Your Christ lies sleeping !'
Then suddenly from twice ten thousand tongues
Of angels standing in the golden mist,
An anthem of great joy:
'Glory to God in the highest,
And on earth peace,
Good will toward men!'
“The sweetest song that angels ever sang,
The sweetest music mortals ever heard,
Now rising like the shout of an embattled hosty
Now murmuring like a lullaby:
'Glory to God in the highest,
And on earth peace,
Good will toward men!'

“Then we arose with one accord and camo
Even unto Bethlehem!
And our eyes have seen the Christ!
Wherefore let us praise God:
'Glory to God in the highest,
And on earth peace,
Good will toward men!""
The shepherds went their way,
And the years passed, while in the fields
They watched their flocks. But evermore
They saw visions in the clear blue skies
And heard music in the silent nights
That others saw and heard not.

THE WHISTLING REGIMENT.*

JAMES CLARENCE HARVEY. In the recitation which follows, the effect can be heightened by an accompanh mont on the piano and by the whistling of strains from Anuio Laurie, adapting the style to the sentiment of the verses.

The melody should be played very softly, except where the battlo is alluded to, and the wbistling should be so timed that the last struin of Annie Laurie may end with the words, "would lay me down and die.” The beat of the drums can be introduced with good effect, but it is better to omit it unless it can be done skil. fully. It is well to state bofore reciting, that the escape described is not entirely imaginary, as many prisoners made their way through underground passages from rebel prisons, during the Civil War. An asterisk at the end of a line de potes where the whistling should commence, and a dagger where it should cease, When the North and South had parted, and the boom of

the signal gun Had wakened the Northern heroes, for the great deeds to

be done, When the nation's cry for soldiers had echoed o'er hill and

dale, When hot youth flushed with courage, while the mother's

cheeks turned pale, In the woods of old New England, as the day sank down

the west, A loved one stood beside me, her brown head on my breast. From the earliest hours of childhood our paths had been as

one, Her heart was in my keeping, though I knew not when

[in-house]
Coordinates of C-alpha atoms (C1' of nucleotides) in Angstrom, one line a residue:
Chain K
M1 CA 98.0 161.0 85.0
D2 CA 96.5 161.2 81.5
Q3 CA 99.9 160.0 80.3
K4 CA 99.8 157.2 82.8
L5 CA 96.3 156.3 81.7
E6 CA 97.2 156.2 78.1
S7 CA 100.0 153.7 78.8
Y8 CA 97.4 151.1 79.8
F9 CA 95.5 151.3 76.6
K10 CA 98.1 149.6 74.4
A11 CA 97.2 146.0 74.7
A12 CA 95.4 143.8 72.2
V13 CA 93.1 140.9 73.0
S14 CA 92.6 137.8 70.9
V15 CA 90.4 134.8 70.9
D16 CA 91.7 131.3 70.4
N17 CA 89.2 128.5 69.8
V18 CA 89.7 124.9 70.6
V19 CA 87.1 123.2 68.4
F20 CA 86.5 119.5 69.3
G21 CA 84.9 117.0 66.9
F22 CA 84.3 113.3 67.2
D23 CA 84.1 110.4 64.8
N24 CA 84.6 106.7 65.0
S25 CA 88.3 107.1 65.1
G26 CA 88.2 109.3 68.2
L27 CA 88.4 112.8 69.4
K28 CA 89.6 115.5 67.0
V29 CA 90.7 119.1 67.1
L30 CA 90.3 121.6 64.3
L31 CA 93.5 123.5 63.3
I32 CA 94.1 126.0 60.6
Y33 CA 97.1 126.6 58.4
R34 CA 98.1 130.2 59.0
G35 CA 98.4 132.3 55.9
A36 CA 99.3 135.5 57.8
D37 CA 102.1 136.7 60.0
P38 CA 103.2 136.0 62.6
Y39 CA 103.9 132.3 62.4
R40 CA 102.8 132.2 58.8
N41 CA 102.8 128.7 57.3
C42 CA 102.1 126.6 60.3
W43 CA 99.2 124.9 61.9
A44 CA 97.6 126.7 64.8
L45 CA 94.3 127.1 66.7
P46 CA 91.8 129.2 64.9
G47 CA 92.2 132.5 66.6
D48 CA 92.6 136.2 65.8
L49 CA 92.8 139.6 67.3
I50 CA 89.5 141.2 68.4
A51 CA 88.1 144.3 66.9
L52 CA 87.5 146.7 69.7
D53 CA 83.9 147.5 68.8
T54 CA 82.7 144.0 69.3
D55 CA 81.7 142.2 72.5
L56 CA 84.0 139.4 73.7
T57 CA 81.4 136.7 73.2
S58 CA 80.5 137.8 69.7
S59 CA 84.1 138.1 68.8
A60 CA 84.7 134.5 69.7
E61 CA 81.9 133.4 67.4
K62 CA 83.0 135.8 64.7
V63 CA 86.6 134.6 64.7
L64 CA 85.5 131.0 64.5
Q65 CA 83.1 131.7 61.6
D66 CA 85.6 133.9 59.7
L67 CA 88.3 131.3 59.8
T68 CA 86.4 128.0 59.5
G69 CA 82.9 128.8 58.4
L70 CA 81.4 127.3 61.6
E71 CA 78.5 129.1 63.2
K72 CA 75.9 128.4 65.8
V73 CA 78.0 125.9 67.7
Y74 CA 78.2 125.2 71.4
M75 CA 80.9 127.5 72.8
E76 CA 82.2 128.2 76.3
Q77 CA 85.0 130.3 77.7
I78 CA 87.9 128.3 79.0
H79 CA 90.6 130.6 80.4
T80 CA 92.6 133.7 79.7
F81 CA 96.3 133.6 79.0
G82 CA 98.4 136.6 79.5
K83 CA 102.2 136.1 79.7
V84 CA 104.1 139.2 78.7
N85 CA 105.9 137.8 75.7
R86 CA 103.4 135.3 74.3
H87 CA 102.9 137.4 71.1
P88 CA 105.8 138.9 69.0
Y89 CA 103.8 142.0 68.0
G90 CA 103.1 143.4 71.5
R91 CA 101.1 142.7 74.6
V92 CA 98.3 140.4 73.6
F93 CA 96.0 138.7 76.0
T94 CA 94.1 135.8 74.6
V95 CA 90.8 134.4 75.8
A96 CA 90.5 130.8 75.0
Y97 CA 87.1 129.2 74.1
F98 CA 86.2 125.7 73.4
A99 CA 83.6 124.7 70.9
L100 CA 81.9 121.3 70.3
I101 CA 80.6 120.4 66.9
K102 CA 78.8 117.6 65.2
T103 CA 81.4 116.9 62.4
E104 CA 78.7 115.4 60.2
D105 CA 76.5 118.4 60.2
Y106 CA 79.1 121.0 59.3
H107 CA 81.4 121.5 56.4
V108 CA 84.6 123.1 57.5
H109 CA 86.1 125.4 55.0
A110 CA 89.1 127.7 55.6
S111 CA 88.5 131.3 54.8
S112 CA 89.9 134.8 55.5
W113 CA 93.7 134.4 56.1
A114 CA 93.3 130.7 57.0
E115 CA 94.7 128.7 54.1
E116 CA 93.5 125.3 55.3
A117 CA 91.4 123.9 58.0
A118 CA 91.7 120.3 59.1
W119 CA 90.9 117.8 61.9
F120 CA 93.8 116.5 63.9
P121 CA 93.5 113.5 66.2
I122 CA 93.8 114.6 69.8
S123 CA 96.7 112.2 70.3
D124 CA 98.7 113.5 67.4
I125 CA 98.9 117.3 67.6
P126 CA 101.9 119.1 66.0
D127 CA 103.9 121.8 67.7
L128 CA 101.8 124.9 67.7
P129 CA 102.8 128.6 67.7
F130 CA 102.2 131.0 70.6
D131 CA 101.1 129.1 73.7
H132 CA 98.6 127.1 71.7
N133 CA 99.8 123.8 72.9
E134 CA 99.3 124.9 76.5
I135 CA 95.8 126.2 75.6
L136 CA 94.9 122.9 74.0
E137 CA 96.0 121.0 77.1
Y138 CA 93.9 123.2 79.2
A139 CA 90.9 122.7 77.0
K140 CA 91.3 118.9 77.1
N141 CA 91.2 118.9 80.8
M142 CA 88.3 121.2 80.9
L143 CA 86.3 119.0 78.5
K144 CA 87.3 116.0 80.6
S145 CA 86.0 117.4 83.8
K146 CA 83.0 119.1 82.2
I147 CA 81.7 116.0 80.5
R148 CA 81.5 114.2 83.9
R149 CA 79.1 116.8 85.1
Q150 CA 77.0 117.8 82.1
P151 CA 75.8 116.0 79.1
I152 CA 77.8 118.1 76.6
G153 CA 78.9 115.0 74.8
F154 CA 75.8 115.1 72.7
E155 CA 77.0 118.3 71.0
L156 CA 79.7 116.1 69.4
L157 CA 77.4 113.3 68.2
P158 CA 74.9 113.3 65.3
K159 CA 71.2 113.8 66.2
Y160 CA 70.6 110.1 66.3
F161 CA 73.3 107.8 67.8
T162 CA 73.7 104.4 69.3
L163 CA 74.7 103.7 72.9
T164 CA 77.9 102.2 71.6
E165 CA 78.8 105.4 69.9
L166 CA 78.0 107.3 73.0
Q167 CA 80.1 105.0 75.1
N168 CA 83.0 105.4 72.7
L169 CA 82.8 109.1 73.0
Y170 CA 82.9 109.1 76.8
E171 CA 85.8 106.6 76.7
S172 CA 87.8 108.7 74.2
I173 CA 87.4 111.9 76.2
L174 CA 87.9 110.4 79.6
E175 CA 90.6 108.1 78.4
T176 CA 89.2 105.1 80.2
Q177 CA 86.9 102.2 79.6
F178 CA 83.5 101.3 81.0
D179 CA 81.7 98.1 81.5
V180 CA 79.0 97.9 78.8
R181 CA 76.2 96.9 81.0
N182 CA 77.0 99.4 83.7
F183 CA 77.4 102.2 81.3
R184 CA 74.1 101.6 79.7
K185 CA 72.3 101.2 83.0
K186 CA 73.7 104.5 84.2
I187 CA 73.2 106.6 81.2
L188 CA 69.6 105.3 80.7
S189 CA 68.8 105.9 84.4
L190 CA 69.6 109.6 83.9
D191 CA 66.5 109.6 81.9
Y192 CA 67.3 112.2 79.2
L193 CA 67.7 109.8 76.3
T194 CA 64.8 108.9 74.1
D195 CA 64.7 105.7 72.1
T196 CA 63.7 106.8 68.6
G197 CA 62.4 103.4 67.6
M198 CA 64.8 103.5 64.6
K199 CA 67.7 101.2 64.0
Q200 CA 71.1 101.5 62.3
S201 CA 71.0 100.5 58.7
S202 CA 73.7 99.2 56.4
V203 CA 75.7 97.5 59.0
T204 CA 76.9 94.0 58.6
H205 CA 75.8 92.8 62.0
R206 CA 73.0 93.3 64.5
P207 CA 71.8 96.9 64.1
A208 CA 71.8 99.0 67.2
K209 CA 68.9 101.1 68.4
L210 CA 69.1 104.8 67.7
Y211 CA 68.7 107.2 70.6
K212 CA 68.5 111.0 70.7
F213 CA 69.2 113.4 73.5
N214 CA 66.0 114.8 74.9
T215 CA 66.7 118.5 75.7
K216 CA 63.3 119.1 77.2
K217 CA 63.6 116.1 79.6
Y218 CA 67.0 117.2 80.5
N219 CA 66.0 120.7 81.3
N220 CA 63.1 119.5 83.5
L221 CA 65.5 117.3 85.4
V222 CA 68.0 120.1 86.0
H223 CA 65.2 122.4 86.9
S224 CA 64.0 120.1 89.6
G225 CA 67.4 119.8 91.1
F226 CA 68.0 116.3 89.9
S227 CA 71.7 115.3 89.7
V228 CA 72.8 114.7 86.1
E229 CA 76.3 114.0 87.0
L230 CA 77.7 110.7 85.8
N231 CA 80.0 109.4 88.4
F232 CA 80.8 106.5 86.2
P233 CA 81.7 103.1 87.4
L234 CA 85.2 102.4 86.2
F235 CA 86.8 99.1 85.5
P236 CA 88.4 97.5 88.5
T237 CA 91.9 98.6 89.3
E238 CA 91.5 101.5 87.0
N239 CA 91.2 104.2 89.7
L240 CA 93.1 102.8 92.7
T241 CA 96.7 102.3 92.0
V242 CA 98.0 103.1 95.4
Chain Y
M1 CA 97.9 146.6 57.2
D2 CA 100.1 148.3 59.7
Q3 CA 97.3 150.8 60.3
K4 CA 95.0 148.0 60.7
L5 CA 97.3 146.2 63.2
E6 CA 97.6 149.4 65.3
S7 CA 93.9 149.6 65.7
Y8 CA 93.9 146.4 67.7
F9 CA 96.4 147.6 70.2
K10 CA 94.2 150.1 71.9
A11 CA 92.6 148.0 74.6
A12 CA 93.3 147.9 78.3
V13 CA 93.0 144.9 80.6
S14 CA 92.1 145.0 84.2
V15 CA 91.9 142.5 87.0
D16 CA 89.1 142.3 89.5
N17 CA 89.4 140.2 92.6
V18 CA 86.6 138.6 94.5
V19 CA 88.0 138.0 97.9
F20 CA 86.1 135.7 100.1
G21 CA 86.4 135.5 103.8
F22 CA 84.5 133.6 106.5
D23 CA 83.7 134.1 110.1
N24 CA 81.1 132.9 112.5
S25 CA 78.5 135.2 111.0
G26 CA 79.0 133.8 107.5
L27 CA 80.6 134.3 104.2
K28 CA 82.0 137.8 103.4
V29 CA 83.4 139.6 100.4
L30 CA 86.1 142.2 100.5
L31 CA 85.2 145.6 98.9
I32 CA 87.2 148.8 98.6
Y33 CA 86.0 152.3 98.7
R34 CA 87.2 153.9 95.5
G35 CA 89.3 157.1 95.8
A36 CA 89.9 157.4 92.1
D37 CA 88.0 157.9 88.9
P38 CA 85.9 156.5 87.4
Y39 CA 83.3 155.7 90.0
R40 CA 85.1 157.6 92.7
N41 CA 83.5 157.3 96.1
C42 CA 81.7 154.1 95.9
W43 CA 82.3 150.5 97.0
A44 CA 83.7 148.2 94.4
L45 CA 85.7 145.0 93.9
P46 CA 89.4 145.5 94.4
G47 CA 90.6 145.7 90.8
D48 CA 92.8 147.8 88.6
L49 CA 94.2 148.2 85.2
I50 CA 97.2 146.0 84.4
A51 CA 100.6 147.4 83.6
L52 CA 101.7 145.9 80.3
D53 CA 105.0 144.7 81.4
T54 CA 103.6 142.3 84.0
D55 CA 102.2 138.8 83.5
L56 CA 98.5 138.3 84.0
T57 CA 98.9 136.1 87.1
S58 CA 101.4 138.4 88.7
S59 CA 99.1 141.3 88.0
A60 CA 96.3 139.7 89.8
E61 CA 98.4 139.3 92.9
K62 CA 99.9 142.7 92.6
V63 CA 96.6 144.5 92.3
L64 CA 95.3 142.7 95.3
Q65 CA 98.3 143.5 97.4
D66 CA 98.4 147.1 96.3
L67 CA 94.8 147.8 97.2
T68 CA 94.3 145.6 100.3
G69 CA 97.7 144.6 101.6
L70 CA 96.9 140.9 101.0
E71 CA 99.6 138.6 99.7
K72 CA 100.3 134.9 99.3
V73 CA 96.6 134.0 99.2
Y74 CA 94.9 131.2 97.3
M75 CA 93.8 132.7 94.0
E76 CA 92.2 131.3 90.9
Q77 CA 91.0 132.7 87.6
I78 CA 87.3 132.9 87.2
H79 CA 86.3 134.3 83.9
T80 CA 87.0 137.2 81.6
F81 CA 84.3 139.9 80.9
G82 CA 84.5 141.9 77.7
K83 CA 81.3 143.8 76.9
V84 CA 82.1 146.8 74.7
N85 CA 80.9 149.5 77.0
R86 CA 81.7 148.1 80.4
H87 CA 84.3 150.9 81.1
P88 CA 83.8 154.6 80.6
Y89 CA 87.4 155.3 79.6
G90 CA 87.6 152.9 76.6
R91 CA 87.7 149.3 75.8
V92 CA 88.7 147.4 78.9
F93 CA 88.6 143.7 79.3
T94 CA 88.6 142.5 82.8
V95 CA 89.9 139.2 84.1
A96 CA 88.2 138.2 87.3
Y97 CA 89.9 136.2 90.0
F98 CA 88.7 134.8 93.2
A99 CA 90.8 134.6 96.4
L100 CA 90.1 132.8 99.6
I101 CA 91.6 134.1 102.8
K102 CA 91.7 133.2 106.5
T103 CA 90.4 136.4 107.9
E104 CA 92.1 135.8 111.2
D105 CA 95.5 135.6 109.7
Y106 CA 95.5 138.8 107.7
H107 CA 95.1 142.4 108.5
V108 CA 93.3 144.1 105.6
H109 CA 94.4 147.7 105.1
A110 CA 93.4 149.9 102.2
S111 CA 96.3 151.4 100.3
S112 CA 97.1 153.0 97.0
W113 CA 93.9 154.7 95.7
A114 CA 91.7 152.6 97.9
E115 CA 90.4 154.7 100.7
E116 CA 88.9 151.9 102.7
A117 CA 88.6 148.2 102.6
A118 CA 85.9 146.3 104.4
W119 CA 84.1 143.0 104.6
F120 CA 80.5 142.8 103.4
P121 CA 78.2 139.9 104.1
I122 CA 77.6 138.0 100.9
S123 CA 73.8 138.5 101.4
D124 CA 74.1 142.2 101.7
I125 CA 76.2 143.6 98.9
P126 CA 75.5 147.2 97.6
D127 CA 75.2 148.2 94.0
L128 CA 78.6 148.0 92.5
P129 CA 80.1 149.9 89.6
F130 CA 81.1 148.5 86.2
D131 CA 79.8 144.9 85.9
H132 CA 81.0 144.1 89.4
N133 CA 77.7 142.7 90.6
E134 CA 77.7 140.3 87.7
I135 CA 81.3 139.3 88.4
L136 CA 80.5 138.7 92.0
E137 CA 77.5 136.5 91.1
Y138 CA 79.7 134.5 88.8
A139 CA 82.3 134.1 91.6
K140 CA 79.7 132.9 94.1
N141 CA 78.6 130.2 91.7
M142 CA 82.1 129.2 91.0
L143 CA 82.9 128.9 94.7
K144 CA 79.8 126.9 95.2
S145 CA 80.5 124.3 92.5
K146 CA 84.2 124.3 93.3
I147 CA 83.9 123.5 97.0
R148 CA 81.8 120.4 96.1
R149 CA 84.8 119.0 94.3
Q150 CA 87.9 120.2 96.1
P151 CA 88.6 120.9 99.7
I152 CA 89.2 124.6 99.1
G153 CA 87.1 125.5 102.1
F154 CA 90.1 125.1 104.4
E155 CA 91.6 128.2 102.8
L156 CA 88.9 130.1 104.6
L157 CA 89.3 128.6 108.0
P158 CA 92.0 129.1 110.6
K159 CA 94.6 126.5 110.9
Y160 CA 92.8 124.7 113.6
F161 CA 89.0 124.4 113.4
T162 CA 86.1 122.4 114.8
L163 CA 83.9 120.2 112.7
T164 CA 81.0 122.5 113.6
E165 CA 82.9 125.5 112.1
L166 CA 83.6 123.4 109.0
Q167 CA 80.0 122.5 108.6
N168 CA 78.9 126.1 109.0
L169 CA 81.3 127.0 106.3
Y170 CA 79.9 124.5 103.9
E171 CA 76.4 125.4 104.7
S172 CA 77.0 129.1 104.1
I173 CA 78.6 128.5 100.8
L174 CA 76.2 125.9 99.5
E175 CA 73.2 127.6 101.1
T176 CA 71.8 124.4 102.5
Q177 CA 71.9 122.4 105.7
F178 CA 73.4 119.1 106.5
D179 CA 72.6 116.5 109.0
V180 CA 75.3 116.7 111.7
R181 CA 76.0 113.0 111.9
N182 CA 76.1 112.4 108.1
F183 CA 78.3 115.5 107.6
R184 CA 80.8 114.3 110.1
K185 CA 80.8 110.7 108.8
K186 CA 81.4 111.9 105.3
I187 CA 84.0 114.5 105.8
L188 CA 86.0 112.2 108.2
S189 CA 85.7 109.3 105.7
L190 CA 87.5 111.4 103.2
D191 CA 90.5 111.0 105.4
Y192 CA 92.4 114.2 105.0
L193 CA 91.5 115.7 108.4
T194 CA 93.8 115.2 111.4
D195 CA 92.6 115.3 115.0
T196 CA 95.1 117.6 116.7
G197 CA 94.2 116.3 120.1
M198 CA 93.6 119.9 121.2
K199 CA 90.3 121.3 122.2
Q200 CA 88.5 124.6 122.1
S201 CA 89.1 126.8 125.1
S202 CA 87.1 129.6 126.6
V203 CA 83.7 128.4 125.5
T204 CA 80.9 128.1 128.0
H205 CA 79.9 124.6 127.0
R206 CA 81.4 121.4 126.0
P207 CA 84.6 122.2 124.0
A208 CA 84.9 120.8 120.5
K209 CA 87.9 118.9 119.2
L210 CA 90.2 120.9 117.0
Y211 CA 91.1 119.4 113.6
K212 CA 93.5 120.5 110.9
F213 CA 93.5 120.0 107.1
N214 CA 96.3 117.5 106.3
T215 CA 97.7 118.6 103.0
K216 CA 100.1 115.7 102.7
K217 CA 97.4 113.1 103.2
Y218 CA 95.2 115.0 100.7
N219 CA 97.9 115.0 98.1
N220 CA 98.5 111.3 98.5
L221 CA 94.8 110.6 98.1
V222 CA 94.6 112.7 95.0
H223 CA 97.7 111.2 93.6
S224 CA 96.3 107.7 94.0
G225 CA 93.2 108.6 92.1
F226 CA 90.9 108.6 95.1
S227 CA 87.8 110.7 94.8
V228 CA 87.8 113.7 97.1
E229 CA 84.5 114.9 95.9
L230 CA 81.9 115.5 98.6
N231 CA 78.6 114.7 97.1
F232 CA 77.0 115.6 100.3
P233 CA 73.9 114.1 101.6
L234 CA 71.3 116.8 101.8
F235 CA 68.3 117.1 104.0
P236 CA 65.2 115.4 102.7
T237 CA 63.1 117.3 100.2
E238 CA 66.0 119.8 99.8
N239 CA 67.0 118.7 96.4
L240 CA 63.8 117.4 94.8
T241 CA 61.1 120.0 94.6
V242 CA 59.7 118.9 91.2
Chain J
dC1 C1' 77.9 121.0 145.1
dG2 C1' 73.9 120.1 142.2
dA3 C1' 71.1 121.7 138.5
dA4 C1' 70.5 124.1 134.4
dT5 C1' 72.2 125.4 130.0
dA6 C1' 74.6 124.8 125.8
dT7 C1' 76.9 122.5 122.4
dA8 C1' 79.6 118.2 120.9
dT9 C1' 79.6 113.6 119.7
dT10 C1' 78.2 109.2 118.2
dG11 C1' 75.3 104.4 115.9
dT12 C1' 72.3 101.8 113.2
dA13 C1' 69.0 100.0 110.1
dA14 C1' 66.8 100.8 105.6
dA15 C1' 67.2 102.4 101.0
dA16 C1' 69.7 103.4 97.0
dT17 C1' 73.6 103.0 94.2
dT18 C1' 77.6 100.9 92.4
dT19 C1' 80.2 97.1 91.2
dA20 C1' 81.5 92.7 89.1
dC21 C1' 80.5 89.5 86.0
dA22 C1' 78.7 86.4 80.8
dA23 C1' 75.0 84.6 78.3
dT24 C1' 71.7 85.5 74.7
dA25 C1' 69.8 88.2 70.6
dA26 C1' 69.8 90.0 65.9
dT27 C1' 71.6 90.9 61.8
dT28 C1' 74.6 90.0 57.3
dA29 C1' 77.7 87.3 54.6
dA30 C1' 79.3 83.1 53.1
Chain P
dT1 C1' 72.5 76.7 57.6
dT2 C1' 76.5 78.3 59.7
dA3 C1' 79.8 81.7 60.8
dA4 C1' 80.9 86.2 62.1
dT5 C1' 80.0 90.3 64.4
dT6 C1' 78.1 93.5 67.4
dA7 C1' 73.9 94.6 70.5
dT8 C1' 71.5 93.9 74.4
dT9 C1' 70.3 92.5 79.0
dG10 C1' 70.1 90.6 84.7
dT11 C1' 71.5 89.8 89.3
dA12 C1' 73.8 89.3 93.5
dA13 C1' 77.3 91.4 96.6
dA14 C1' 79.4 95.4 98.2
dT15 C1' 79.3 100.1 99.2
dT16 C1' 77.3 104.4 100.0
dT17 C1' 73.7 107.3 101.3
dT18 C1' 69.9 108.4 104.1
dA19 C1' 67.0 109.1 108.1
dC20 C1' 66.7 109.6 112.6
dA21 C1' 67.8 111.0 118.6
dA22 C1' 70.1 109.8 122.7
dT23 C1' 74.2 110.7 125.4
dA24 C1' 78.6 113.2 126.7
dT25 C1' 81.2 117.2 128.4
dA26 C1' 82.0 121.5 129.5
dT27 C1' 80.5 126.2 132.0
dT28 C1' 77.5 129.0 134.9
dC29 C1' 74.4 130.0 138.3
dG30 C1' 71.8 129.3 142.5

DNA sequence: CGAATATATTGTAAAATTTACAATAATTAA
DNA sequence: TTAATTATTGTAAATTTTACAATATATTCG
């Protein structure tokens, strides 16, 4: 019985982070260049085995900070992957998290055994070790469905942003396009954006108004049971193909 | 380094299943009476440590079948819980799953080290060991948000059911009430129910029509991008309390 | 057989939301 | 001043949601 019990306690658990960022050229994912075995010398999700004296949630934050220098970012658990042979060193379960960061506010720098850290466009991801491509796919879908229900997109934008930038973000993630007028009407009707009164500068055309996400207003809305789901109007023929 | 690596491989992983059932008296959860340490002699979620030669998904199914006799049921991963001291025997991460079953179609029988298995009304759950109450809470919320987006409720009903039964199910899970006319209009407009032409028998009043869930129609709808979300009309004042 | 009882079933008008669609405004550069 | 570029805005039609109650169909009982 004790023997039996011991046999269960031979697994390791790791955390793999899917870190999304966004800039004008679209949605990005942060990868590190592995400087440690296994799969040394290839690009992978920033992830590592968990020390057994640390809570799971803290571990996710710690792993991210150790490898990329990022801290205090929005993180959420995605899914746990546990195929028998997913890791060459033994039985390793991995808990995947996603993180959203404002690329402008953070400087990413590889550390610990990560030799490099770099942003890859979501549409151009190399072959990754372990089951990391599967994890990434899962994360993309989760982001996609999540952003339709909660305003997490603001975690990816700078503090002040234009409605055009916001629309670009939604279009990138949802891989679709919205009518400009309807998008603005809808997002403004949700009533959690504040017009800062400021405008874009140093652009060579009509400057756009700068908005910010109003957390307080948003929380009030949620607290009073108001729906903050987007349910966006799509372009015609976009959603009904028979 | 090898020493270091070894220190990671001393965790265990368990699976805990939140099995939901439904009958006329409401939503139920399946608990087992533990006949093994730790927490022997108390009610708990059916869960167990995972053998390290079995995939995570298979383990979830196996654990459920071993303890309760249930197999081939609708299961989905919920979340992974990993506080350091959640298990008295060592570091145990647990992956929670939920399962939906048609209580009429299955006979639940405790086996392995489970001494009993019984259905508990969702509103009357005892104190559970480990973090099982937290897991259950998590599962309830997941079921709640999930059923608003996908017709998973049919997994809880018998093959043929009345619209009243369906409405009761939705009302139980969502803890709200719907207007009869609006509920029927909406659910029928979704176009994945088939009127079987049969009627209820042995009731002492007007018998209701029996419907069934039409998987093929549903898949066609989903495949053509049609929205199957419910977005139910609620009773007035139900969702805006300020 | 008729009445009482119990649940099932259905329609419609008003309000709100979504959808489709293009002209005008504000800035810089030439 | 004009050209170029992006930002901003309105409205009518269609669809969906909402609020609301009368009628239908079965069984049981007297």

'twas won; *Taken, by permission of the author from “Lines and Rhymes," an adinira ble compilation of original articles especially suitable for public reading and recitation.

“Go."

We had learned to love each other, in a half unspoken way, But it ripened to full completeness, when the parting came,

that day; Not a tear in the eyes of azure, but a deep and fervent

prayer That seemed to say: "God bless you, and guard you, every

where." At the call for volunteers, her face was like drifted snow, She read in my eyes a question and her loyal heart said, As the roll of the drums drew nearer, through the leaves of

the rustling trees,* The strains of Annie Laurie were borne to us, on the breeze, Then I drew her pale face nearer and said : “Brave heart

and true. Your tender love and prayers shall bring me back to you." And I called her my Annie Laurie and whispered to her

that I For her sweet sake was willing to lay me down and die. And I said: “Through the days of danger, that little song

shall be Like a password from this hillside, to bring your love to

me.”+ Oh! many a time, at nightfall, in the very shades of death, When the picket lines were pacing their rounds with bated

breath,* The lips of strong men trembled and brave breasts heaved

a sigh, When some one whistled softly; " I'd lay me down and

die.”+ The tender little ballad our watchword soon became, And in place of Annie Laurie, each had a loved one's name. In the very front of battle, where the bullets thickest fly,* The boys from old New England ofttimes went rushing by, And the rebel lines before us gave way where'er we went, For the gray-coats fled, in terror, from the "whistling regi

ment.” Amidst the roar of the cannon, and the shriek of the shells

on high, You could hear the brave boys whistling: “I'd lay me down

and die.”+ But, alas! though truth is mighty and right will, at last,

prevail, There are times when the best and braiest, by the wrong

outnumbered, fail; And thus, one day, in a skirmish, but a half-hour's fight at

most, A score of the whistling soldiers were caught by the natural

bost.